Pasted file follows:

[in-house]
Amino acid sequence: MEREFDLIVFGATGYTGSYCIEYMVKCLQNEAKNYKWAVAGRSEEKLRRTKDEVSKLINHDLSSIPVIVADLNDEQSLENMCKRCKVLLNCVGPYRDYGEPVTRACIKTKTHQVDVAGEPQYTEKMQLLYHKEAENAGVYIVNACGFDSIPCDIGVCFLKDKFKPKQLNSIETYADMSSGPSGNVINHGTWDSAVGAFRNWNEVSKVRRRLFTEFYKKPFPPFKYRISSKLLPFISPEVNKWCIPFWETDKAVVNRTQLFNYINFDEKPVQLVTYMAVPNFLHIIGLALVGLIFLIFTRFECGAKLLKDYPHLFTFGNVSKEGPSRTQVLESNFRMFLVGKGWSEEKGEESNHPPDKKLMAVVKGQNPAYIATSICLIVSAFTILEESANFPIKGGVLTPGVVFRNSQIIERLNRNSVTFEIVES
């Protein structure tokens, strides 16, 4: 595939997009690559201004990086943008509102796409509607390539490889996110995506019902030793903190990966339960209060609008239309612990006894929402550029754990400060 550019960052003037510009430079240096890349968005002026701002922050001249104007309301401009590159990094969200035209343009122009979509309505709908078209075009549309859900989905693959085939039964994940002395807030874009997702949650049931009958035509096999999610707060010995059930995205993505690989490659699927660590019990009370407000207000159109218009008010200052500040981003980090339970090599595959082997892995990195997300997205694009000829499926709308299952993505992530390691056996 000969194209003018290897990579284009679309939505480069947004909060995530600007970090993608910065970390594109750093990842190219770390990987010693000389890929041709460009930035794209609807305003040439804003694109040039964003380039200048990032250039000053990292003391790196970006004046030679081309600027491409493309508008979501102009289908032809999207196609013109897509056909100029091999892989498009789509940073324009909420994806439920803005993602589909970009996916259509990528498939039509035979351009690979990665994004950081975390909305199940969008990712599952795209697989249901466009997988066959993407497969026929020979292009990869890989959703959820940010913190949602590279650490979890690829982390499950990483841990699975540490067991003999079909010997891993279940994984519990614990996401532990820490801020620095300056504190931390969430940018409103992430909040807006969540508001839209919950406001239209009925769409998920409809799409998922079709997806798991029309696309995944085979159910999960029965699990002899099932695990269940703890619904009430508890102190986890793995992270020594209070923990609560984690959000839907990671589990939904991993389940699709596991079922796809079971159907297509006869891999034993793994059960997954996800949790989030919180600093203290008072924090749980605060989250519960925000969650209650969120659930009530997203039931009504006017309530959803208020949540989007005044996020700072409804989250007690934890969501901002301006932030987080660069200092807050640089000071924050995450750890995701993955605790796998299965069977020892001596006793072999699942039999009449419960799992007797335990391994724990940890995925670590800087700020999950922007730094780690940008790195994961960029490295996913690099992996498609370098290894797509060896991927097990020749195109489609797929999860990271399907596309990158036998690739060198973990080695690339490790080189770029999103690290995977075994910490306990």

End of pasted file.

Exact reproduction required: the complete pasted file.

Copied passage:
[in-house]
Amino acid sequence: MEREFDLIVFGATGYTGSYCIEYMVKCLQNEAKNYKWAVAGRSEEKLRRTKDEVSKLINHDLSSIPVIVADLNDEQSLENMCKRCKVLLNCVGPYRDYGEPVTRACIKTKTHQVDVAGEPQYTEKMQLLYHKEAENAGVYIVNACGFDSIPCDIGVCFLKDKFKPKQLNSIETYADMSSGPSGNVINHGTWDSAVGAFRNWNEVSKVRRRLFTEFYKKPFPPFKYRISSKLLPFISPEVNKWCIPFWETDKAVVNRTQLFNYINFDEKPVQLVTYMAVPNFLHIIGLALVGLIFLIFTRFECGAKLLKDYPHLFTFGNVSKEGPSRTQVLESNFRMFLVGKGWSEEKGEESNHPPDKKLMAVVKGQNPAYIATSICLIVSAFTILEESANFPIKGGVLTPGVVFRNSQIIERLNRNSVTFEIVES
């Protein structure tokens, strides 16, 4: 595939997009690559201004990086943008509102796409509607390539490889996110995506019902030793903190990966339960209060609008239309612990006894929402550029754990400060 550019960052003037510009430079240096890349968005002026701002922050001249104007309301401009590159990094969200035209343009122009979509309505709908078209075009549309859900989905693959085939039964994940002395807030874009997702949650049931009958035509096999999610707060010995059930995205993505690989490659699927660590019990009370407000207000159109218009008010200052500040981003980090339970090599595959082997892995990195997300997205694009000829499926709308299952993505992530390691056996 000969194209003018290897990579284009679309939505480069947004909060995530600007970090993608910065970390594109750093990842190219770390990987010693000389890929041709460009930035794209609807305003040439804003694109040039964003380039200048990032250039000053990292003391790196970006004046030679081309600027491409493309508008979501102009289908032809999207196609013109897509056909100029091999892989498009789509940073324009909420994806439920803005993602589909970009996916259509990528498939039509035979351009690979990665994004950081975390909305199940969008990712599952795209697989249901466009997988066959993407497969026929020979292009990869890989959703959820940010913190949602590279650490979890690829982390499950990483841990699975540490067991003999079909010997891993279940994984519990614990996401532990820490801020620095300056504190931390969430940018409103992430909040807006969540508001839209919950406001239209009925769409998920409809799409998922079709997806798991029309696309995944085979159910999960029965699990002899099932695990269940703890619904009430508890102190986890793995992270020594209070923990609560984690959000839907990671589990939904991993389940699709596991079922796809079971159907297509006869891999034993793994059960997954996800949790989030919180600093203290008072924090749980605060989250519960925000969650209650969120659930009530997203039931009504006017309530959803208020949540989007005044996020700072409804989250007690934890969501901002301006932030987080660069200092807050640089000071924050995450750890995701993955605790796998299965069977020892001596006793072999699942039999009449419960799992007797335990391994724990940890995925670590800087700020999950922007730094780690940008790195994961960029490295996913690099992996498609370098290894797509060896991927097990020749195109489609797929999860990271399907596309990158036998690739060198973990080695690339490790080189770029999103690290995977075994910490306990």